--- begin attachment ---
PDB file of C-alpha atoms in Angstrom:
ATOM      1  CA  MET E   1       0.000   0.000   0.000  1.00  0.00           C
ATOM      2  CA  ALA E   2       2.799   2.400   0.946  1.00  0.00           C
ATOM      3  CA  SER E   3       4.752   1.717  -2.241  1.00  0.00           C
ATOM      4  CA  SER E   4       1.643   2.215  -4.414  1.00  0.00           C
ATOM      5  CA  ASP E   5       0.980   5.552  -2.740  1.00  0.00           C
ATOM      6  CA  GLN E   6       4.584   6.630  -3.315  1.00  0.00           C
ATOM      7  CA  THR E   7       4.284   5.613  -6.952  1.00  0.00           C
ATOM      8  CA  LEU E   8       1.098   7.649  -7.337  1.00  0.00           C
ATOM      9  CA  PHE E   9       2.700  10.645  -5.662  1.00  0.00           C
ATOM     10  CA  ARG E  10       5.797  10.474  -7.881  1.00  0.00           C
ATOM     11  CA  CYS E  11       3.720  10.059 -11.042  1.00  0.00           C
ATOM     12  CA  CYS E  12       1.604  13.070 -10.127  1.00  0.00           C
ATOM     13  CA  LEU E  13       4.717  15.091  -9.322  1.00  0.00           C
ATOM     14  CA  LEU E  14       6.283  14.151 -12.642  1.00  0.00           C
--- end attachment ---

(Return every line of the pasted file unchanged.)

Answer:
PDB file of C-alpha atoms in Angstrom:
ATOM      1  CA  MET E   1       0.000   0.000   0.000  1.00  0.00           C
ATOM      2  CA  ALA E   2       2.799   2.400   0.946  1.00  0.00           C
ATOM      3  CA  SER E   3       4.752   1.717  -2.241  1.00  0.00           C
ATOM      4  CA  SER E   4       1.643   2.215  -4.414  1.00  0.00           C
ATOM      5  CA  ASP E   5       0.980   5.552  -2.740  1.00  0.00           C
ATOM      6  CA  GLN E   6       4.584   6.630  -3.315  1.00  0.00           C
ATOM      7  CA  THR E   7       4.284   5.613  -6.952  1.00  0.00           C
ATOM      8  CA  LEU E   8       1.098   7.649  -7.337  1.00  0.00           C
ATOM      9  CA  PHE E   9       2.700  10.645  -5.662  1.00  0.00           C
ATOM     10  CA  ARG E  10       5.797  10.474  -7.881  1.00  0.00           C
ATOM     11  CA  CYS E  11       3.720  10.059 -11.042  1.00  0.00           C
ATOM     12  CA  CYS E  12       1.604  13.070 -10.127  1.00  0.00           C
ATOM     13  CA  LEU E  13       4.717  15.091  -9.322  1.00  0.00           C
ATOM     14  CA  LEU E  14       6.283  14.151 -12.642  1.00  0.00           C